The purpose of this activity is to the nature of a
projectile's motion and to explore a variety of questions
1. Navigate to the Projectile
Simulator page and experiment with the on-screen
buttons in order to gain familiarity with the control of
the animation. The launch speed, launch height and launch
angle can be varied by using the sliders or the buttons.
A trace of the object's motion can be turned on, turned
off and erased. The vector nature of velocity and
acceleration can be depicted on the screen. The animation
can be started, paused, continued, single-stepped or
rewound. And finally, the time of flight, the
horizontal displacement, and height are displayed during
the course of the animation.
After gaining familiarity with the program, use it to
answer the following questions.
Section 1: For
Projectiles: Raise the launch height to
about 50 meters and adjust the launch angle to 0 degrees.
Conduct several trials to answer the following
2. Use the language of mathematics to describe the
path or trajectory of a projectile.
3. During the course of a trajectory, is the
horizontal component of the velocity a constant or a
changing value? ___________________ If it is a changing
value, then describe its changes (increasing, decreasing,
4. During the course of a trajectory, is the vertical
component of the velocity a constant or a changing value?
___________________ If it is a changing value, then
describe its changes (increasing, decreasing, or
5. Desribe the acceleration of a projectile -
direction, constant or changing magnitude, etc. Be
6. As a projectile falls vertically, it also travels
horizontally. Is the distance which it falls vertically
effected by its horizontal velocity? _______________ In
the space below, display some collected data which
clearly support your answer. Discuss how your data
provide support for your answer.
7. A classic mind-bender: If a ball is dropped from
rest from an elevated position at the same instant that a
second ball is launched horizontally (from the same
height), then which ball will hit the ground first?
Assume the balls behave as projectiles.
Section 2: For Angle
Launched Projectiles: Return the launch
height to ground level. Conduct several trials to answer
the following questions.
8. Consider questions 2-5 in the previous section of
this lab (horizontally launched projectiles). Would
launching a projectile at an angle effect any of the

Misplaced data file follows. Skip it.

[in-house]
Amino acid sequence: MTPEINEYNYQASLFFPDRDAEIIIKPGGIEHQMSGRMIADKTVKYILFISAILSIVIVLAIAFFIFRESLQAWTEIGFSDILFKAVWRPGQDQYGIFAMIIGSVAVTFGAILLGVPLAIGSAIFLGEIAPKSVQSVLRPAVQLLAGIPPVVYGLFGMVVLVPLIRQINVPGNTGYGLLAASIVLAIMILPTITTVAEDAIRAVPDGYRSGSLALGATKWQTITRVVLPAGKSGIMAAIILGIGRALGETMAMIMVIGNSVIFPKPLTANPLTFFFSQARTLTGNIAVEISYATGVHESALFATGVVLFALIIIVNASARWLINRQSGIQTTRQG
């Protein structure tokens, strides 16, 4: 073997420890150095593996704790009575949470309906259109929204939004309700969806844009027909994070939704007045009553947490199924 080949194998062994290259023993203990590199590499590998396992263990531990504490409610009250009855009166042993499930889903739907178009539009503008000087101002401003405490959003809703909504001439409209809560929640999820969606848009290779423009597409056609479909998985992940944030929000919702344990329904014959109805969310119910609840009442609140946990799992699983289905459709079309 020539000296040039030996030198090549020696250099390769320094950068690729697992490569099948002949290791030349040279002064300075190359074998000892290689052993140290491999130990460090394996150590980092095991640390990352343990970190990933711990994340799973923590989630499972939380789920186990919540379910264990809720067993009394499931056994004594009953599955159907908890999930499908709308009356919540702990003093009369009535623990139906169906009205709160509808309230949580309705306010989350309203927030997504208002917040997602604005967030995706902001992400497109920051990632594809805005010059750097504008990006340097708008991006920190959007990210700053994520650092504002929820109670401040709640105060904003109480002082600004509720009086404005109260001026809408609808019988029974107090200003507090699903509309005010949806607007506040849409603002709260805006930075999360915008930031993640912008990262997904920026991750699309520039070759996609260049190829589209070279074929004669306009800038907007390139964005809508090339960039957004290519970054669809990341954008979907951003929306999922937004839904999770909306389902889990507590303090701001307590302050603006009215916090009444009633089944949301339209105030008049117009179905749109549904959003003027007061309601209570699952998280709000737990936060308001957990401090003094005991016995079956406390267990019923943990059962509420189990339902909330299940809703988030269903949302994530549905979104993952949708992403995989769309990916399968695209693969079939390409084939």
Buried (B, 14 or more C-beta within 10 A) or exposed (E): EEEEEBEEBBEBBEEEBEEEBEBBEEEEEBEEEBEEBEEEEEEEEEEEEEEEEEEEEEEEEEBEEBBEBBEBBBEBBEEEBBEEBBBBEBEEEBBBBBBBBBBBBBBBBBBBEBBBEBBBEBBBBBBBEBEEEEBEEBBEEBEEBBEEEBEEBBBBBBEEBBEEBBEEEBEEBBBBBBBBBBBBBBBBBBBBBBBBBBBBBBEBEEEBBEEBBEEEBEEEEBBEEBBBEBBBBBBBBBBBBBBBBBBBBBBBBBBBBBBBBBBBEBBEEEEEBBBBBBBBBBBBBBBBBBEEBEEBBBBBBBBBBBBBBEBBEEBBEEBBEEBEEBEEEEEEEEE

answers which you provided earlier? Consider path or
trajectory, horizontal velocity (vx), vertical
velocity (vy) and acceleration. Be thorough
and organized as you answer your questions.
9. At what point in the projectile's trajectory is the
velocity vector entirely horizontal (i.e., the vertical
component of velocity is zero)? __________ If
necessary, slow the simulation down using the Single Step
10. TRUE or FALSE:
The acceleration of projectile is 0 m/s/s at
the peak of the trajectory.
Identify the evidence which supports your
11. Pick a launch speed and angle and compare the time
required for the projectile to rise to the peak of its
trajectory to the time for the projectile to fall from
the peak of its trajectory. The Single Step button
and the Vector display can be used to assist in
your measurements. Repeat for other launch angles
if necessary. Describe your findings.
12. For a fixed launch velocity, what launch angle
(between 0 and 80 degrees) maximizes the time of flight
for an angle launched projectile? In the space below,
display some collected data which clearly support your
Set the launch speed to 30 m/s and the launch height
to 0 meters. Fill in the table below to investigate the
effect of launch angle on horizontal displacement.
13. Based on the data collected above, which launch
angle provides the maximum range (horizontal
displacement) for a projectile.
14. Describe any other obvious observations which you
could make from theinspection of the above data.
Discuss the motion of a projectile in terms of the
changes (or lack of changes) in its horizontal and
vertical motion parameters. Comment on such quantities
as horizontal velocity (vx), vertical velocity
(vy), horizontal acceleration (ax),
and vertical acceleration (ay). Do a bang-up